Alongside adopting farming practices that acknowledge climate change, farmers are also encouraged to ensure their crops against losses occasioned by severe weather such as drought and poor yields.

At the launch of the Kenya National Agricultural Insurance Programme in 2016, then World Bank country director for Kenya, Diarietou Gaye, said, ''The large majority of the poor in Kenya are farmers, so this program has the potential to have a significant impact on Kenya’s economic development.''

The programme, which was designed as a partnership between the government and the private sector, builds on best practices in other parts of the world.

''A successful crop insurance policy allows a farmer to withstand a tough year and hopefully allows them to continue providing for their family and reinvesting in agriculture or other pursuits in the future,'' says Mr Willie Myers, crop insurance specialist at One Acre Fund.

In 2018, the organisation provided crop insurance protection to 345,000 farmers in Kenya, a half of the total number of those who were enrolled for the services in the six East and Southern Africa countries in which it operates.

''In some countries, we partner with governments in order to maximise coverage for our farmers. For example, in Kenya, we participate in the Kenya Agriculture Insurance Programme which allows us to double our insurance coverage through government subsidisation,'' he said. In the current financial year, the government intends to use Sh300 million for a crop insurance scheme.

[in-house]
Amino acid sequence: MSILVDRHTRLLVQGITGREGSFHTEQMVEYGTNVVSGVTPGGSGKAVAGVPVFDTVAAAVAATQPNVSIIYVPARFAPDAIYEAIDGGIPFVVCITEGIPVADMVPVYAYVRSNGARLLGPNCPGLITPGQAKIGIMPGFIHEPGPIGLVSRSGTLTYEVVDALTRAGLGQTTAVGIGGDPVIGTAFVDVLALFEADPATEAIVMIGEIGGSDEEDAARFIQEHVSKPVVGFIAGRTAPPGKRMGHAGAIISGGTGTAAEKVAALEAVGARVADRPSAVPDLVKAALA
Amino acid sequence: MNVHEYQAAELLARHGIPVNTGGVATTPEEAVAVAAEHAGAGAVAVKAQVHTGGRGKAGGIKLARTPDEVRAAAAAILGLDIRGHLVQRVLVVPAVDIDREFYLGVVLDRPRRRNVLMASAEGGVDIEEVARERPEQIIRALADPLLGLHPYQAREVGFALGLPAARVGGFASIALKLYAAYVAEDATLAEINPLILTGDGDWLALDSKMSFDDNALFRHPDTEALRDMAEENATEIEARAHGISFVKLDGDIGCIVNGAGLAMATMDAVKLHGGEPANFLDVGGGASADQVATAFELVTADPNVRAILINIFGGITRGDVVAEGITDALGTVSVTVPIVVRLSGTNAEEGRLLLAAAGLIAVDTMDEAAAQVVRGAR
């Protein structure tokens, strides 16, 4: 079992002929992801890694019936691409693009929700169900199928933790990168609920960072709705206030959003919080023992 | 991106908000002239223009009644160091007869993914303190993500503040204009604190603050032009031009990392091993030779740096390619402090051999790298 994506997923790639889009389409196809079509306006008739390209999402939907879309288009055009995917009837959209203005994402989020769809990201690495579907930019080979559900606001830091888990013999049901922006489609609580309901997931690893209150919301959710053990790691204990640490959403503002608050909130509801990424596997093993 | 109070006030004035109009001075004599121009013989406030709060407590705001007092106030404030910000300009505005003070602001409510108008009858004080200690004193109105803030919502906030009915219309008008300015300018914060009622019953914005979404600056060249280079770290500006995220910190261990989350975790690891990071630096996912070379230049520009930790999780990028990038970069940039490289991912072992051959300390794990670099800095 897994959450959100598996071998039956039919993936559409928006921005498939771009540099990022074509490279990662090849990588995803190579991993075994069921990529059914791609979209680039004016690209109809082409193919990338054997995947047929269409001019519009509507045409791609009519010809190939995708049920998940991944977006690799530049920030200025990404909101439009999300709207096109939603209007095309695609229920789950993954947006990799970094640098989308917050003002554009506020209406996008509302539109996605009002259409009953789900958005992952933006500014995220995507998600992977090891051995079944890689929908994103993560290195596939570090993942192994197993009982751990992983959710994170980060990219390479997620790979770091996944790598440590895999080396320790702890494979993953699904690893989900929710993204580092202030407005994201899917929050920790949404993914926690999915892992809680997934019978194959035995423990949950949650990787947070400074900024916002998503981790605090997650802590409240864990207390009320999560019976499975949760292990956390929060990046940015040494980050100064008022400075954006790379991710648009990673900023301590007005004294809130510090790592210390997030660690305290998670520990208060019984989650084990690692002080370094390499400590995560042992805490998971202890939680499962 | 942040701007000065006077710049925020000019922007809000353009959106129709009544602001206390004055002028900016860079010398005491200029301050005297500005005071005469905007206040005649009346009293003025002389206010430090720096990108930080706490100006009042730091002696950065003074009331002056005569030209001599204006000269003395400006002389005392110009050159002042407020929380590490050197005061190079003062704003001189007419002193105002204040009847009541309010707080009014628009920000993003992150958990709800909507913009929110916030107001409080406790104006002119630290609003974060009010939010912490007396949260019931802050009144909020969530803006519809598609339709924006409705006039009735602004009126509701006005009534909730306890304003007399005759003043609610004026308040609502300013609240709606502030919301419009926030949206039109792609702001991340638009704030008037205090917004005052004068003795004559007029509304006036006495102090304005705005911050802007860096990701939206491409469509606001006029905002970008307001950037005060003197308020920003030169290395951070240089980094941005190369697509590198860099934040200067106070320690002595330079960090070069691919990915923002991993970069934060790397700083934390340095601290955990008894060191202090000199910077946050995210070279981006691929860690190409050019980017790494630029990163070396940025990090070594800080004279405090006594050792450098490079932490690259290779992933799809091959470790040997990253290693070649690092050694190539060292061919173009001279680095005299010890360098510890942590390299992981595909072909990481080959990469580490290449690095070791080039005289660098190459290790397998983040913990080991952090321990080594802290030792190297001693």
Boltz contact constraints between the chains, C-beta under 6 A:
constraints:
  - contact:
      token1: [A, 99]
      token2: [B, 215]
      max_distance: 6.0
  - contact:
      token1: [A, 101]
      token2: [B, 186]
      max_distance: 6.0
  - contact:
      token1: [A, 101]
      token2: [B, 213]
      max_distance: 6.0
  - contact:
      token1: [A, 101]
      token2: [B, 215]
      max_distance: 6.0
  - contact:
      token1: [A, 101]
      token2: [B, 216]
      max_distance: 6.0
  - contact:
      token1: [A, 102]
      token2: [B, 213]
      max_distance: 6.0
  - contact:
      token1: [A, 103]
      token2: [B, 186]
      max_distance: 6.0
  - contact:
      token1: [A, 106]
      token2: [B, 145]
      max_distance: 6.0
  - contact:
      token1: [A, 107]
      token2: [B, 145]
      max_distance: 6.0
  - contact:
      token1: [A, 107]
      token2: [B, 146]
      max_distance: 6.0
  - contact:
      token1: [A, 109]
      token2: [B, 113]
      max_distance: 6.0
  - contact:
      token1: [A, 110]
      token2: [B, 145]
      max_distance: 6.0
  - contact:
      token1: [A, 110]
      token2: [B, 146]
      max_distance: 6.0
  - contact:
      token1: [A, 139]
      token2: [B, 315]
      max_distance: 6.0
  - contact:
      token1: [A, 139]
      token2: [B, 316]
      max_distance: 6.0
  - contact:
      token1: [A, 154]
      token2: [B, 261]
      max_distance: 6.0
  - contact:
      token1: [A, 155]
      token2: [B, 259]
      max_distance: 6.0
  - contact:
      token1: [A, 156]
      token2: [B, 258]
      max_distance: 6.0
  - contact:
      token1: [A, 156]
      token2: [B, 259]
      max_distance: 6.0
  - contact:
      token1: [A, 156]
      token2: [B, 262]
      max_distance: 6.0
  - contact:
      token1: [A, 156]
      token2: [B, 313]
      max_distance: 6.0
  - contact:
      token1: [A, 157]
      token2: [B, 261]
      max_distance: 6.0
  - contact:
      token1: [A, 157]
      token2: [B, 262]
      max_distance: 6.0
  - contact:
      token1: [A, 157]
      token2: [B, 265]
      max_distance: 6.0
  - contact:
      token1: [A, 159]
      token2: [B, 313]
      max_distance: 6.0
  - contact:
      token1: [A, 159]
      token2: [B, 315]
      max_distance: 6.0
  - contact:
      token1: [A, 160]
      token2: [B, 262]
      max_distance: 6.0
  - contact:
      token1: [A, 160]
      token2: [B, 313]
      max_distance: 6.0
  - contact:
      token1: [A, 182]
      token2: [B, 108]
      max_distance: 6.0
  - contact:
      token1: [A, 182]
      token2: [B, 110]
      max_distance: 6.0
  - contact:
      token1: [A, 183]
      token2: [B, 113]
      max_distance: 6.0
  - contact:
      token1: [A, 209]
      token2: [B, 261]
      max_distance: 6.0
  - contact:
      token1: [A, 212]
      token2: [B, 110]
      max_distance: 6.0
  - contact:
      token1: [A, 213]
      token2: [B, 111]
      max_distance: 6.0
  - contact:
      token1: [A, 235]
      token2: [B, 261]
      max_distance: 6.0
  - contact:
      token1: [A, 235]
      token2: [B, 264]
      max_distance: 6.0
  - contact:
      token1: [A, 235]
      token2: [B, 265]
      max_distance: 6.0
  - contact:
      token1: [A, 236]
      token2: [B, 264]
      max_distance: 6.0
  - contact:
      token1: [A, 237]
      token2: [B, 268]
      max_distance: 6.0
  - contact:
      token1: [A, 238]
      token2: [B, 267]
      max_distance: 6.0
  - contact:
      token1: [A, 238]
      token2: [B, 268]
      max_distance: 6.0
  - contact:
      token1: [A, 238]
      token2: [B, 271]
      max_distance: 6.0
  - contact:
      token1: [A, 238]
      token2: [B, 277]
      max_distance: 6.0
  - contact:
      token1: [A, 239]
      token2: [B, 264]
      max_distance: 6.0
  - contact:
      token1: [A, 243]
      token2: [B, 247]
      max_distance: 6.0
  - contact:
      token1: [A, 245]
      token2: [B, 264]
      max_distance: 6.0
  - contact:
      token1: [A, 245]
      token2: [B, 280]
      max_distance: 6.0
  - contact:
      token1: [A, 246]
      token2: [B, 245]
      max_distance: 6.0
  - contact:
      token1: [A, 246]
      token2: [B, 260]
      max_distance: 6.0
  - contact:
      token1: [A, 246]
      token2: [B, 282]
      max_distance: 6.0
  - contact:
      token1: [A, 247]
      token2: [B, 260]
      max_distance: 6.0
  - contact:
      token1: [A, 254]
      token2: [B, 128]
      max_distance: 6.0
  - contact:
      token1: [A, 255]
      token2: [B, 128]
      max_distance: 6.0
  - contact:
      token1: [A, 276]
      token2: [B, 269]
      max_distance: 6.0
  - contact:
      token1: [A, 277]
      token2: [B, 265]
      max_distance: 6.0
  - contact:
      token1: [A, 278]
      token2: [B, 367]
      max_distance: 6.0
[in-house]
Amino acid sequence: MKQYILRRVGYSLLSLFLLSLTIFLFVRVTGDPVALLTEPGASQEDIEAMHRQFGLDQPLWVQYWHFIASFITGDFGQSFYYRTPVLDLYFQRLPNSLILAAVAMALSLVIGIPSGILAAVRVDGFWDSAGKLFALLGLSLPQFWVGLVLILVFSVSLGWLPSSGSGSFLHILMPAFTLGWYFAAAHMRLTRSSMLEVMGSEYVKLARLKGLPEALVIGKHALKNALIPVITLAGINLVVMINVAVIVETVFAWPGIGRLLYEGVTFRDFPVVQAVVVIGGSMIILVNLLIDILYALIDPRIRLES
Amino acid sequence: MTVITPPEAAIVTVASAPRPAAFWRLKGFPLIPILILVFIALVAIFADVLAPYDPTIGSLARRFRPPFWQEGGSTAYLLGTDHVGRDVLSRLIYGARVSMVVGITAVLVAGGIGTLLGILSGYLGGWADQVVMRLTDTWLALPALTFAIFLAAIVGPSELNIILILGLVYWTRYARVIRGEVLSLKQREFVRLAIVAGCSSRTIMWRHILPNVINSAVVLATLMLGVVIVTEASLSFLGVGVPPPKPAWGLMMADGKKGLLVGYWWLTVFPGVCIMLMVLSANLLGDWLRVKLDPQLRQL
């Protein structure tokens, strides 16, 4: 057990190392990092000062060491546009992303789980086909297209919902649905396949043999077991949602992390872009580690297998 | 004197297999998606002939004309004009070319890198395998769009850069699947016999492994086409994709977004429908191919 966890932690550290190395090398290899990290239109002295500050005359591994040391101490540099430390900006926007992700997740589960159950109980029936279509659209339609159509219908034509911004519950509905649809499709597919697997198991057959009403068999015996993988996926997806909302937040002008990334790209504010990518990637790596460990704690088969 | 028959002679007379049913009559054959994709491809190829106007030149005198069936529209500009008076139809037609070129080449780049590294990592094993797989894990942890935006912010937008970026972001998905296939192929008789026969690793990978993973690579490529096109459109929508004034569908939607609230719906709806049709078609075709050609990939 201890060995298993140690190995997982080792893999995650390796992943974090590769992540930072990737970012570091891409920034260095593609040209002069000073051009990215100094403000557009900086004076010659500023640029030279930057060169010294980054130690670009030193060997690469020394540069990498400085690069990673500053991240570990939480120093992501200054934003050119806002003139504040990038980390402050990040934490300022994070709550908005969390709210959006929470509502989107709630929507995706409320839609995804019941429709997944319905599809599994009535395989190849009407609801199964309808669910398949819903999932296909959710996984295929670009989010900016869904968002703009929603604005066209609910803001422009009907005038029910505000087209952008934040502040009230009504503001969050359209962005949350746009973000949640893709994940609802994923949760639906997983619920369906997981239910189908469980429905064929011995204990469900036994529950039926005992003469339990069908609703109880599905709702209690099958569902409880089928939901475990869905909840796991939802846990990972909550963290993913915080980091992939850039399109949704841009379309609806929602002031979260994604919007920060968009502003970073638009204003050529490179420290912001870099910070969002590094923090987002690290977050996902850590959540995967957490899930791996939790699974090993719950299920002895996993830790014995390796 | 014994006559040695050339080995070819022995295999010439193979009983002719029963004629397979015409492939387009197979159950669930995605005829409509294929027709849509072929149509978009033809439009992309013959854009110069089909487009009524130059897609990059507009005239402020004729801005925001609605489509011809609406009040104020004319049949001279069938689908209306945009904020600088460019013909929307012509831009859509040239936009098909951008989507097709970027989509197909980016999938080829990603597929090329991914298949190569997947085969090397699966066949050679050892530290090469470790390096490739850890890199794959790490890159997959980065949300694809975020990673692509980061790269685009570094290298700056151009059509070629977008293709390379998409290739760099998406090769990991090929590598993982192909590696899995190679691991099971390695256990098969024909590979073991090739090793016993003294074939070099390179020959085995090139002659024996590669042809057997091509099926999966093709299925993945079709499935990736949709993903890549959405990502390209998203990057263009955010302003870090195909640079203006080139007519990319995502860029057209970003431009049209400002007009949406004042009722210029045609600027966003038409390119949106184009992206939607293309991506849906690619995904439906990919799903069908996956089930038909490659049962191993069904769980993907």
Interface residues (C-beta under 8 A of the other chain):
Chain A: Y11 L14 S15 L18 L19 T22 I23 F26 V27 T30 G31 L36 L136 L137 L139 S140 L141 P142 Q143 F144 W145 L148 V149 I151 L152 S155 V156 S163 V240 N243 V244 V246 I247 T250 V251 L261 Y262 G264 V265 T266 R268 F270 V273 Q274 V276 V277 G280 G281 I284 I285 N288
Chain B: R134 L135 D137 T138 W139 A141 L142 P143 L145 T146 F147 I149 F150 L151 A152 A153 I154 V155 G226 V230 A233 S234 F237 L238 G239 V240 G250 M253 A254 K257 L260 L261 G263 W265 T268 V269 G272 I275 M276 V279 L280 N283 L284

Unstable market prices

However, farmers’ woes transcend low yield and production. Those who realise bumper harvests or at least manage to produce enough to sell have to contend with a chaotic domestic market.

Earlier in the year, the National Cereals and Produce Board (NCPB) irregularly paid maize importers and middlemen Sh1.9 billion, money meant to buy the commodity from local farmers at a negotiated farmer-friendly price of Sh3,000 a bag.

The scandal has left farmers with some 500,000 bags of last season’s crop whose value is estimated at Sh1.6 billion, pushing down prices at a time when the National Cereals and Produce Board still owes them Sh3.5 billion for maize they already delivered.

Price volatility is higher for maize than for rice or wheat. It is also higher in Kenya than in neighbouring countries, according to FAO.

''Low and uncertain prices are among the major constraints to a sustained increase in staple food production in Kenya. Because of inadequate and distorted markets, farmers sell their produce at low farm-gate prices and buy inputs and other items at very high prices,'' said Demeke.

Besides the unscrupulous imports that destabilise the domestic market, the country has generally embraced importation of farm produce that could otherwise be produced locally, as a way of augmenting modest production volumes. Maize imports increased fourteen-fold between 2013 and 2017 as sugar imports shot up two-fold, and wheat import figures went up by a third in the same period.

Last year 1.32 million tonnes of maize was imported, 44 percent of which got in from Mexico.

As the government looks outwards for solutions to deficits, farmers faced with dwindling profitability have had to either increase acreage in order to maintain production volumes, or put their land into other more profitable enterprises.

In less than five years, 11 percent of land initially used for sugarcane production has been lost to other crops and economic activities. Increased acreage for certain crops like rice (18 percent), tea (17 percent) and coffee (4.5 percent), despite diminishing yields, could have been out of the need to sustain production volumes.